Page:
Forward Guidance? – Nonsense! Central bankers have no choice.

"Pioneer of guidance" Mark Carney

After two decades of serial bubble-blowing, the world’s central bankers have maneuvered themselves into a corner. They created a monster in the form of an unbalanced global economy and a bloated financial system, laden with debt, addicted to cheap money, and in need of constantly rising asset prices. Now the monster is in charge and the central bankers dare not stop feeding it. The US Fed did, of course, make some noises to the effect that the flow of cheap money may at some point slow and then even stop. How credible these … [Read more...]

Are central bankers losing control?

money symbols getting sucked into a vortex

The last couple of weeks have been very interesting. Remember that, certain regional differences aside, Japan has, for the past two-plus decades, been the global trendsetter in terms of macroeconomic deterioration and monetary policy. It was the first to have a major housing and banking bubble, the first to see that bubble burst, to respond with years of 1 percent interest rates, then zero rates, then various rounds of quantitative easing. The West has been following Japan each step on the way – usually with a lag of about … [Read more...]

It’s official: Global economic policy now firmly in the hands of money cranks

BoJ Governor Haruhiko Kuroda

The lesson from the events of 2007-2008 should have been clear: Boosting GDP with loose money – as the Greenspan Fed did repeatedly between 1987 and 2005 and most damagingly between 2001 and 2005 when in order to shorten a minor recession it inflated a massive housing bubble – can only lead to short term booms followed by severe busts. A policy of artificially cheapened credit cannot but cause mispricing of risk, misallocation of capital and a deeply dislocated financial infrastructure, all of which will ultimately conspire … [Read more...]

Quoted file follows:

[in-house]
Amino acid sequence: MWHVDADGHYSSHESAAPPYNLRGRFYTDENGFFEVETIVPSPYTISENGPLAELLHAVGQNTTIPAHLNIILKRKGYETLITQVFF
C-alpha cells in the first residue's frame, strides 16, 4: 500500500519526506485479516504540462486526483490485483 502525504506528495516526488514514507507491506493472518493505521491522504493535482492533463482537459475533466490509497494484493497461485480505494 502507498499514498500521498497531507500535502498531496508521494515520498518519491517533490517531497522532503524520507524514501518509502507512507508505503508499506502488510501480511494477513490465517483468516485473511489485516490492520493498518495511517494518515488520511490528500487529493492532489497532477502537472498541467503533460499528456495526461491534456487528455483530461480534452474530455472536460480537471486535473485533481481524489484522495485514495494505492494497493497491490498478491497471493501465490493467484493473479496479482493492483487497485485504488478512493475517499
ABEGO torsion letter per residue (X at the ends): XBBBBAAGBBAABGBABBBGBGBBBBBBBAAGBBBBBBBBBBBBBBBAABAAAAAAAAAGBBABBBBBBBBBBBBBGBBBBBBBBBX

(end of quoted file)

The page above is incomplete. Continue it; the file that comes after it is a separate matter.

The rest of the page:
The true significance of the $1 trillion coin

dollar sign sinking in sea

Under President Obama the debt of the United States government has grown by about 50%, and now stands at close to $16 trillion. Every year, the US government spends between $1.2 and $1.5 trillion more than it takes in. Every day that financial markets are open the US government has to borrow an additional $4 billion. The pathetic fiscal cliff ‘compromise’ of last week has proved the most cynical students of the political elite correct in that there is not a snowball’s chance in hell that Washington will ever get this under … [Read more...]

It’s a mad mad mad mad world

"Pioneer of guidance" Mark Carney

Shinzo Abe, Japan’s new prime minister, has some exciting new ideas about how to make Japan’s economy grow. How about the government borrows a lot of money and spends it on building bridges and roads all over the country? If that doesn’t sound so new, it is because it isn’t. It is what Japan has been doing for 20 years, and it is the main reason why Japan is now the most heavily indebted nation on the planet – and still not growing a lot. Its debt-to-GDP ratio stands at an eye-watering, world-record 230 percent, which … [Read more...]